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Transforming Digital Payments to Improve the Corporate Travel Experience


While unpredictable for some time, the global business travel market is rebounding. This means there’s a light at the end of the tunnel for those who want, prefer, or need to travel for work. According to the Global Business Travel Association (GBTA), business travel spending worldwide will likely jump more than 38 percent this year and return to pre-pandemic levels in 2024, with revenues topping $1.48 trillion at that time. As the industry continues its rebound from pandemic travel restrictions, hoteliers around the world have an opportunity to evaluate their technology processes and determine how to support updated business traveler preferences. Since the shift to remote work has made consumers and businesspeople more digitally advanced, corporate hotel guests have higher expectations for seamless, tech-enabled options.

This digital transformation begins with addressing hotels’ dated property management systems (PMS). Often compared to banks, hotels tend to have older infrastructure, operate on-premises versus on-cloud, and have been heavily disrupted by online aggregators. In the case of hotels, this would include direct bookings through online travel agencies (OTAs) that specialize in the selling of travel products such as flights, accommodations, and rental cars.

When looking at two prevalent pain points in the industry today, such as staffing shortages and lagging average occupancy rates (AOR), taking steps toward digital transformation will help future-proof hoteliers’ business strategies and set them apart from the competition. Beginning at the time of booking and right until the moment a guest checks out, a critical component of the guests’ user experience is payment. So, what can hotels do differently for their corporate guests?

The short answer is making the payment process more seamless and invisible. Here’s a more detailed look at four ways hotels can make corporate travel more flexible—for both business travelers and hotels themselves—through consolidated, direct billing.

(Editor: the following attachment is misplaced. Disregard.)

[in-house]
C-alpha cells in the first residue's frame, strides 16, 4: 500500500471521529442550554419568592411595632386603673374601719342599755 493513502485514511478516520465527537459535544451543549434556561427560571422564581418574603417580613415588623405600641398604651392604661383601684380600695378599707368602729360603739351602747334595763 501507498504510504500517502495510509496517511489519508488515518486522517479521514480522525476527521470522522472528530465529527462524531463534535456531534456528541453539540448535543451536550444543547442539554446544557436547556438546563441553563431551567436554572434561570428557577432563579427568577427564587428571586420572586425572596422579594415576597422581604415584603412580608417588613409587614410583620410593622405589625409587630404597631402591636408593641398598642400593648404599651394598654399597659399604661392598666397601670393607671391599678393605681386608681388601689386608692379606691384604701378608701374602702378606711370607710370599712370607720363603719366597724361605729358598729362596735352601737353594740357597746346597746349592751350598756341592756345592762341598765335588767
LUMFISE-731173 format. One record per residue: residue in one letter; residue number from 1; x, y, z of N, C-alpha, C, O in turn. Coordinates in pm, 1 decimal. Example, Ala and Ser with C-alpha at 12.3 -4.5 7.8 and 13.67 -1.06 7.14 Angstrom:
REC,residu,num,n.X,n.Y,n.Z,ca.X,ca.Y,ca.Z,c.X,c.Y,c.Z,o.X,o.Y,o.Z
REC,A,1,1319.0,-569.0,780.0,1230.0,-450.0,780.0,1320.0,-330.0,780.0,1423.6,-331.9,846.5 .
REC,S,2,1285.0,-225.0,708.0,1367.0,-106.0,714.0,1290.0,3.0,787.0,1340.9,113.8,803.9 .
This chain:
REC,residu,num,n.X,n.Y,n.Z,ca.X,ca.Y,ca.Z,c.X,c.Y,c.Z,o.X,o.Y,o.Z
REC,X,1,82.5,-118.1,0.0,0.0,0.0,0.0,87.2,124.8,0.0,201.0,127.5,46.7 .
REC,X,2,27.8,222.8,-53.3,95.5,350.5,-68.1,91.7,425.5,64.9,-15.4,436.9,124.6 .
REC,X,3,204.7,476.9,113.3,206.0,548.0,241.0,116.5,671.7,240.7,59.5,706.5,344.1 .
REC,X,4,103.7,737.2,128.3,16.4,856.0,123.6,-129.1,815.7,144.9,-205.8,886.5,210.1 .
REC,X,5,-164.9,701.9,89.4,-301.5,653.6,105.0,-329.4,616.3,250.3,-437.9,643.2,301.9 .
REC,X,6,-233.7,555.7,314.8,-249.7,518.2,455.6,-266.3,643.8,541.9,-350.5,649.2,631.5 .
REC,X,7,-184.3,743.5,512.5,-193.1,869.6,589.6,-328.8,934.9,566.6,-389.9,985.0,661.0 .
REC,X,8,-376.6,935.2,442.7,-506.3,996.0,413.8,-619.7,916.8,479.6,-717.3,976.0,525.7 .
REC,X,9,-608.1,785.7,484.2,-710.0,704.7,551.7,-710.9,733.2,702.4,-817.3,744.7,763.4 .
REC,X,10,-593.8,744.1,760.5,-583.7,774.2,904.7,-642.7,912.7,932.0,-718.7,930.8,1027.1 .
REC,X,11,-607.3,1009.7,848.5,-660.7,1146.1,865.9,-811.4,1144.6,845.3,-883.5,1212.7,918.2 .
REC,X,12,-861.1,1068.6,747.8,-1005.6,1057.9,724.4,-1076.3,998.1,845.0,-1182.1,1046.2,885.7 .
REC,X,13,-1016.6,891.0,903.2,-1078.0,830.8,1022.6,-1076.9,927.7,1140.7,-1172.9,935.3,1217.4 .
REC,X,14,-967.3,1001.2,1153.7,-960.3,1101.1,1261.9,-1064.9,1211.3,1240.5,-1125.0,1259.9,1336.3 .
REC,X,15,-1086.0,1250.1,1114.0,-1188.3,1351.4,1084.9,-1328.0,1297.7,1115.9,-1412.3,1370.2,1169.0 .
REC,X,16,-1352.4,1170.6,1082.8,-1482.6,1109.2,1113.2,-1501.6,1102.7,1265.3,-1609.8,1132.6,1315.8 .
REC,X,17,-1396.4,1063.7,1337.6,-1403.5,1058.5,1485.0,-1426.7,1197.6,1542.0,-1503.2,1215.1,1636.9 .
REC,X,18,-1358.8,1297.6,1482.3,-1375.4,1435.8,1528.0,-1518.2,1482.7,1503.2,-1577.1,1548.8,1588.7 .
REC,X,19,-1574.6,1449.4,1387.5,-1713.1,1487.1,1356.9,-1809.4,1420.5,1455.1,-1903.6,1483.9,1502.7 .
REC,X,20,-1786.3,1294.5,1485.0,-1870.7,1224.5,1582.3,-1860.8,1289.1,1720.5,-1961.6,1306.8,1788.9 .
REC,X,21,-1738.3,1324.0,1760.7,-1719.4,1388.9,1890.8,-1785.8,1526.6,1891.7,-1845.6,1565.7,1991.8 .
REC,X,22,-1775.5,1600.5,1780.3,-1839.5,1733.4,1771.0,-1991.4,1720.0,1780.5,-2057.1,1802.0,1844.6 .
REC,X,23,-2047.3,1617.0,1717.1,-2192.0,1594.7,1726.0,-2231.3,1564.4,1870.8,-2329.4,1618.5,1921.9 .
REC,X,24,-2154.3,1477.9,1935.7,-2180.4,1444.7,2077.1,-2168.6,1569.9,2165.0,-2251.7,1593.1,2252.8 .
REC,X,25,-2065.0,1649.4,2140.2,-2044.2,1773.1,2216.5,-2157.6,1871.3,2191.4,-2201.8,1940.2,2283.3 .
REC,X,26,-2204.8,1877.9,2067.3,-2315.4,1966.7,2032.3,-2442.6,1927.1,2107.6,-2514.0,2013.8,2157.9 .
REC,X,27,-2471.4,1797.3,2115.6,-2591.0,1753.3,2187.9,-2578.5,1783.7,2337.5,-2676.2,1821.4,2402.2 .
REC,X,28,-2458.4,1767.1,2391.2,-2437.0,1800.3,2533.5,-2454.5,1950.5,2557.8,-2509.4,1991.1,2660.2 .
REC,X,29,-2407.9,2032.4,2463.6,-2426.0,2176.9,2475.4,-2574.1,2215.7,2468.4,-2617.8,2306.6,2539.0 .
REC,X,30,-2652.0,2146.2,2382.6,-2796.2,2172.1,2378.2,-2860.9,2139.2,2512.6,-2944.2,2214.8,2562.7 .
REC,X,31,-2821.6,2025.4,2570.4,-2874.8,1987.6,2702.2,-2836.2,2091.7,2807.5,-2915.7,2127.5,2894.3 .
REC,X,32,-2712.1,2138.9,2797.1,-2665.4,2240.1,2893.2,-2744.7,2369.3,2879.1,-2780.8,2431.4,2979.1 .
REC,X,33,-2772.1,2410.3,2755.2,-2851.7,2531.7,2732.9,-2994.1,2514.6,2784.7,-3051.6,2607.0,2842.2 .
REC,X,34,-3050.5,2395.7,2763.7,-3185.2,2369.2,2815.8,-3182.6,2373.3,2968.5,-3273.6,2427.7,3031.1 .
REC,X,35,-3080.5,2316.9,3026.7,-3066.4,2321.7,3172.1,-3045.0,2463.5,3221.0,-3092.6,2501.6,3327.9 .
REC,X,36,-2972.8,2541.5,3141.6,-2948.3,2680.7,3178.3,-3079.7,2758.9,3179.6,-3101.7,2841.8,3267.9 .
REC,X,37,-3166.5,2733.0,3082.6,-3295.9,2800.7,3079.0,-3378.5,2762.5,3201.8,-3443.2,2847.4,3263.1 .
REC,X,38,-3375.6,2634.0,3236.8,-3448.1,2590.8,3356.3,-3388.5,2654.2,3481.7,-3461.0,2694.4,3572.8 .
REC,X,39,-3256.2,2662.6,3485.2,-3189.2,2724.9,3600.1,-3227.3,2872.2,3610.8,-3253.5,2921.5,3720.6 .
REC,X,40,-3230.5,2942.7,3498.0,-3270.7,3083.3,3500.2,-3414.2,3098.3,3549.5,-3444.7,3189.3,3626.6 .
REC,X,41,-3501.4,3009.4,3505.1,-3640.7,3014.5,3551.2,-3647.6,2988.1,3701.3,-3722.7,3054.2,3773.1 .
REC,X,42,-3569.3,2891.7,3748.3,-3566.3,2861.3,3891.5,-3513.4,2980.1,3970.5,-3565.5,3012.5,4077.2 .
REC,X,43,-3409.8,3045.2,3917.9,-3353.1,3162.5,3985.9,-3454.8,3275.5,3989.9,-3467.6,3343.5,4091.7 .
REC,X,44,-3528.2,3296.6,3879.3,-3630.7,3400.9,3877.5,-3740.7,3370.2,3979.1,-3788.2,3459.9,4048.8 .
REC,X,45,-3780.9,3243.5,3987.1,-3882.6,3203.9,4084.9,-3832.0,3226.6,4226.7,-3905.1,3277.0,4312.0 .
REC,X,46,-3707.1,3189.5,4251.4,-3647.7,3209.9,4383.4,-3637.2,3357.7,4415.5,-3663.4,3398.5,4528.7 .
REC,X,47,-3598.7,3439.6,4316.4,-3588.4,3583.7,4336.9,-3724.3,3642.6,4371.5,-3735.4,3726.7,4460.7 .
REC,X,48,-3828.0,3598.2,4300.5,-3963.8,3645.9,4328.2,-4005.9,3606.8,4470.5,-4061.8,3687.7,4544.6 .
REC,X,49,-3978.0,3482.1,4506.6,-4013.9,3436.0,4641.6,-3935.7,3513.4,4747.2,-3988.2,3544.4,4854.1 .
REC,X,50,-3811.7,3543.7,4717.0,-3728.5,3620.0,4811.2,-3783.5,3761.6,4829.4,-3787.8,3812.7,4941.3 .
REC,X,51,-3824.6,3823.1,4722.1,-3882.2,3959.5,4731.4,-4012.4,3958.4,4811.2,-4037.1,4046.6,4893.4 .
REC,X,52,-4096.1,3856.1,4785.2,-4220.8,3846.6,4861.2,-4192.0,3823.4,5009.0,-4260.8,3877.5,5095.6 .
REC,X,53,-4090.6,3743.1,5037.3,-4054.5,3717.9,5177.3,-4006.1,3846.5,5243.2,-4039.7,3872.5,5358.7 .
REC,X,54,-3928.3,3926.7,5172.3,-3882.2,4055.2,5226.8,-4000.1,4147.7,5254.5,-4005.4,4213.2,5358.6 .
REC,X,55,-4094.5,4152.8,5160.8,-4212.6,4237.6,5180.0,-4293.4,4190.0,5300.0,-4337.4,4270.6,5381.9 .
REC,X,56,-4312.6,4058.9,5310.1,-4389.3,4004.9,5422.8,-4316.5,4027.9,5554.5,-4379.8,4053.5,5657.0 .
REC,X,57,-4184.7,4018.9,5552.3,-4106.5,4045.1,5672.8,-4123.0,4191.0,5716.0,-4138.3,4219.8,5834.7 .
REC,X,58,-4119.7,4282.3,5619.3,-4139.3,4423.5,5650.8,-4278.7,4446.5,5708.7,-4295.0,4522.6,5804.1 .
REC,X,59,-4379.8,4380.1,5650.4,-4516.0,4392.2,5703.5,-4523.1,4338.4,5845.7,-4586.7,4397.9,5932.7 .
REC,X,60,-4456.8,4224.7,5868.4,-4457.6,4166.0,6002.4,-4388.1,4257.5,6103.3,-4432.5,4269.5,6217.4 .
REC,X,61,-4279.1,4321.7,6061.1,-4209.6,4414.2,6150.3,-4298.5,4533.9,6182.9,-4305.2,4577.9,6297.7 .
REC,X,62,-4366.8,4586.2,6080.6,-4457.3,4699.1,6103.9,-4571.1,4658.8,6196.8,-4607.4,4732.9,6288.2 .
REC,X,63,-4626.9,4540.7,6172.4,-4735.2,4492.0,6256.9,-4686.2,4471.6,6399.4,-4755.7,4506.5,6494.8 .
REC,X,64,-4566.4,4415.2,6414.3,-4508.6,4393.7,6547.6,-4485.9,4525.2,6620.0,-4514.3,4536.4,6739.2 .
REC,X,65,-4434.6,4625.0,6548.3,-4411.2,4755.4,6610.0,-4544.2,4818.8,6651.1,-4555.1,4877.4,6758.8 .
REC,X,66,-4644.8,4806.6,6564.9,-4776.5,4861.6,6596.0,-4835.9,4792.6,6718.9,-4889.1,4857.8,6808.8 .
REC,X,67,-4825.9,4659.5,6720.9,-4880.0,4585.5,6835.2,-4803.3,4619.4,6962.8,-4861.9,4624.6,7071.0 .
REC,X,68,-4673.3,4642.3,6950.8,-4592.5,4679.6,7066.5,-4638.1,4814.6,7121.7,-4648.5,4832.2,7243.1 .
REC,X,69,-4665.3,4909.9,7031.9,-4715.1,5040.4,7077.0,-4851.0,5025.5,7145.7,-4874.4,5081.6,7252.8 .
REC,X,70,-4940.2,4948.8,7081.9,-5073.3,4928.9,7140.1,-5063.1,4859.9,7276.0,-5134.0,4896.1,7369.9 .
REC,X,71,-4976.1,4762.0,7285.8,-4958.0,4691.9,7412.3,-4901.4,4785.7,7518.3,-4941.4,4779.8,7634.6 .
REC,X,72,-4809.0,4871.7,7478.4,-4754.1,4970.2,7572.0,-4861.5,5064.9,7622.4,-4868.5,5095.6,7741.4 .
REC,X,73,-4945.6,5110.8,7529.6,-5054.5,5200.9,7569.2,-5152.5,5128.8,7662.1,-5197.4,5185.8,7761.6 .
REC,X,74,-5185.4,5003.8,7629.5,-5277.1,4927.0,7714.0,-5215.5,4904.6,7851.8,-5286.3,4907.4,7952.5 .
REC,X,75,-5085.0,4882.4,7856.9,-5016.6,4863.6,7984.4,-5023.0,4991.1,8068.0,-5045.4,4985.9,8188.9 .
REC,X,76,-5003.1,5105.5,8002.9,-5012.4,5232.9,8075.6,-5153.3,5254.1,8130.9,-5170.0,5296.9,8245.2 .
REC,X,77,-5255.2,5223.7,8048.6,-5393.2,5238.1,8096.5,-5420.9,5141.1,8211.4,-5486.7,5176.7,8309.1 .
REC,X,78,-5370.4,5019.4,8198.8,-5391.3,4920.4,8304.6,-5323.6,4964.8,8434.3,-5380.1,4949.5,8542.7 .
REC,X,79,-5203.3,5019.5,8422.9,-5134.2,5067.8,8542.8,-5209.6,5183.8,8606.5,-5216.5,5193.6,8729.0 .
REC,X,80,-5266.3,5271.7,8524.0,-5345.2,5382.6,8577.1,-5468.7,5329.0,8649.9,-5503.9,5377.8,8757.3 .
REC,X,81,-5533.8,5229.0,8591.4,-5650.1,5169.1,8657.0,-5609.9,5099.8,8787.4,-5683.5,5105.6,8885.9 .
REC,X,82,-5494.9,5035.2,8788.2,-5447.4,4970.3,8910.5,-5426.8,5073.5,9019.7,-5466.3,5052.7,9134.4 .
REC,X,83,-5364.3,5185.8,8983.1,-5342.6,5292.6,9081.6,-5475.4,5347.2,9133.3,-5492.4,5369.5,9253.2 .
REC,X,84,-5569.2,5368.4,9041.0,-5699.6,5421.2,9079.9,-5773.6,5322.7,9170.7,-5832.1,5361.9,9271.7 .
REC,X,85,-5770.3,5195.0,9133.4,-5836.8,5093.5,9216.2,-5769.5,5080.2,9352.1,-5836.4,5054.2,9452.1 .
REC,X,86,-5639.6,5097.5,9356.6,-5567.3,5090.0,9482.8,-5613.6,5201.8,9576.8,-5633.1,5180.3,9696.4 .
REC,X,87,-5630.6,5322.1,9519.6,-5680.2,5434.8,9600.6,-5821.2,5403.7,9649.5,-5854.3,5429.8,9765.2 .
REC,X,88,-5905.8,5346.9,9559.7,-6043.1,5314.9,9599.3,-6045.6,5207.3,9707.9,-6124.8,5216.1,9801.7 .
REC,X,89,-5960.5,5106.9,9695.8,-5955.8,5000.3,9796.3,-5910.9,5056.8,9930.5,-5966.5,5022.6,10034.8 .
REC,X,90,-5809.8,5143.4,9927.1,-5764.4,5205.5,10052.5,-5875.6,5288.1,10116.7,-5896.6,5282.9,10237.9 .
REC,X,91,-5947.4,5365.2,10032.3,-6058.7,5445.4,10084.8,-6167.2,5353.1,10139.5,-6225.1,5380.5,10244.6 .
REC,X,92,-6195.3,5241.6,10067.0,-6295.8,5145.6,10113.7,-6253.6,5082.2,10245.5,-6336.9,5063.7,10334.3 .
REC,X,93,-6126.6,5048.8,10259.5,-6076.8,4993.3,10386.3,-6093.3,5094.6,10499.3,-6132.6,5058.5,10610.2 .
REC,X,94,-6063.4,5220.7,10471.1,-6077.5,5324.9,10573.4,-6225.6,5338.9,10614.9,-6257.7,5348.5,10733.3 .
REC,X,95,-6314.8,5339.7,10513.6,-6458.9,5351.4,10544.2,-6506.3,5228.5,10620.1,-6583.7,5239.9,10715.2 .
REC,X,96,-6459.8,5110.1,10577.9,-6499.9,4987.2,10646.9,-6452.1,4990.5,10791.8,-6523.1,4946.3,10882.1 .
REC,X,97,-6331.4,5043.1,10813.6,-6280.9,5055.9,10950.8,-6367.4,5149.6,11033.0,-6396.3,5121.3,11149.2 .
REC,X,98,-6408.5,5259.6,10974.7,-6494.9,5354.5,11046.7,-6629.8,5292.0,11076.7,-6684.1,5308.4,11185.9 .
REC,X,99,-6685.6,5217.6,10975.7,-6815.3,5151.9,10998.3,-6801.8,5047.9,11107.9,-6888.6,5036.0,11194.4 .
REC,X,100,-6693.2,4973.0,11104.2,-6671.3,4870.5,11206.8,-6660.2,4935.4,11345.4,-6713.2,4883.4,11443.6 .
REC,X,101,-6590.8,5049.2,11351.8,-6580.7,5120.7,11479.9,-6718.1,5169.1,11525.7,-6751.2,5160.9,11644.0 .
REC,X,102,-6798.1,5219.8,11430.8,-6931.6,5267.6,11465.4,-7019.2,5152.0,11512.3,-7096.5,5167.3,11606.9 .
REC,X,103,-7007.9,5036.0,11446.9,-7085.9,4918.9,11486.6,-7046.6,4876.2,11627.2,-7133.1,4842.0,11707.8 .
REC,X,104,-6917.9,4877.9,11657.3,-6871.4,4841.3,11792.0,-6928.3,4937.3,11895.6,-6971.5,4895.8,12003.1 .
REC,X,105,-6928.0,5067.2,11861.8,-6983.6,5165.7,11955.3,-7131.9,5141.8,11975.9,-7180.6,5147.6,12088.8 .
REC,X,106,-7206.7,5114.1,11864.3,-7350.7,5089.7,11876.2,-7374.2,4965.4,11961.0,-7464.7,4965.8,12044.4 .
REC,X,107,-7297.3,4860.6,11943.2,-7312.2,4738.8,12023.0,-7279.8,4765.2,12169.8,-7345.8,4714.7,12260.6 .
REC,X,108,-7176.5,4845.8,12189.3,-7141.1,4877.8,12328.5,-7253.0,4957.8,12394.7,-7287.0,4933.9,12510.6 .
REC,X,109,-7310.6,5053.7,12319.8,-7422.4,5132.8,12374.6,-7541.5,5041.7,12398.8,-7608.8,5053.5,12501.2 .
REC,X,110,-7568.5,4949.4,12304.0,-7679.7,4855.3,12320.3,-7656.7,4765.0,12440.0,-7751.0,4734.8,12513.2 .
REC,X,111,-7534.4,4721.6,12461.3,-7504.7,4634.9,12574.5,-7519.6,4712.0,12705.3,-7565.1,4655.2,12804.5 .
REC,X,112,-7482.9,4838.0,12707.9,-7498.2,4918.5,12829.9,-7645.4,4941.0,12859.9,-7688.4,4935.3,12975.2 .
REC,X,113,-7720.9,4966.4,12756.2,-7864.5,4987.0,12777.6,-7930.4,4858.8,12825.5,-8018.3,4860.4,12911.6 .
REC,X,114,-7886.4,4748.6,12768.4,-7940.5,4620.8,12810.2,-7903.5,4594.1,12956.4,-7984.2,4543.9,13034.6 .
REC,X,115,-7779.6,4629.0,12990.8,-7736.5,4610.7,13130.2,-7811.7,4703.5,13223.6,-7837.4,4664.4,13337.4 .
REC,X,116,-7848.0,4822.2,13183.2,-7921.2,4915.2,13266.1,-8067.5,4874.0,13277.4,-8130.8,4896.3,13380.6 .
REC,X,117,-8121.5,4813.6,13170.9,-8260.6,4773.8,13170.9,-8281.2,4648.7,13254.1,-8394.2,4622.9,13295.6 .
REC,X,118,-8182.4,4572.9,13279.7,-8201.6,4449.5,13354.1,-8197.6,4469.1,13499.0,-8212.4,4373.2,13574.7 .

• Offer an invisible invoicing option. Right now, this process is laborious for the corporate traveler and for their employer to manage business accommodation receipts. For example, many hotels’ corporate clients distribute and manage travel and expense (T&E) cards to traveling employees who then need to consolidate and categorize expenses with their team. In other instances, business travelers must use their personal credit cards to pay for hotel stays that then need to be expensed back to their employer—sometimes via a complex expense management system. To eliminate both methods, companies can direct their business travelers to stay at hotels that have a dedicated financial relationship with them. Without any need to present a physical card for reservation or payment, the traveler’s invoice can be automatically sent to their company for payment on-terms after their stay. In the payments industry, this can be referred to as an embedded payments solution.
  • Alleviate manual invoice reconciliation. Manual invoicing is rife, error prone, and time consuming. By implementing a consolidated billing solution, hoteliers can leverage technology to take the administrative burden away from staff and increase the likelihood of job satisfaction. The system automatically consumes and aggregates corporate clients’ invoices that are then sent for payment. This frees up hotel staff’s time to focus on the important items that need a human touch.
  • Build a direct relationship with corporate clients. Hotel chains can build a dedicated financial and expense management relationship through consolidated billing to increase corporate loyalty. Hoteliers can establish pre-negotiated rates with an external team to manage the risk of extending trade credit to their corporate clients. These corporations will be more likely to work with a participating hotel again in the future, which increases occupancy and revenue.
  • Leverage data to better forecast. In the peak of pandemic travel restrictions, revenue forecasting became challenging. Knowing a dedicated relationship exists can help hotels better predict revenue. The ability for more advance forecasting could also translate to increased AOR and overall revenue by guaranteeing payment on time, every time from corporate guests and event bookings.

Hoteliers must acknowledge and adapt to changes in corporate guest experience, engagement and convenience preferences embraced by the rising digital generation and accelerated by COVID-19. To better attract time-strapped business travelers and alleviate companies from distributing and managing employee card programs, a direct billing system can be integrated into a hotel PMS to streamline the purchasing process and remove the need for antiquated paper invoices. Hotels that embrace digital transformation for their corporate clients will see increased loyalty from business travelers, their corporate clients, and the hotel staff.

About the Author

Brandon Spear is CEO of TreviPay.



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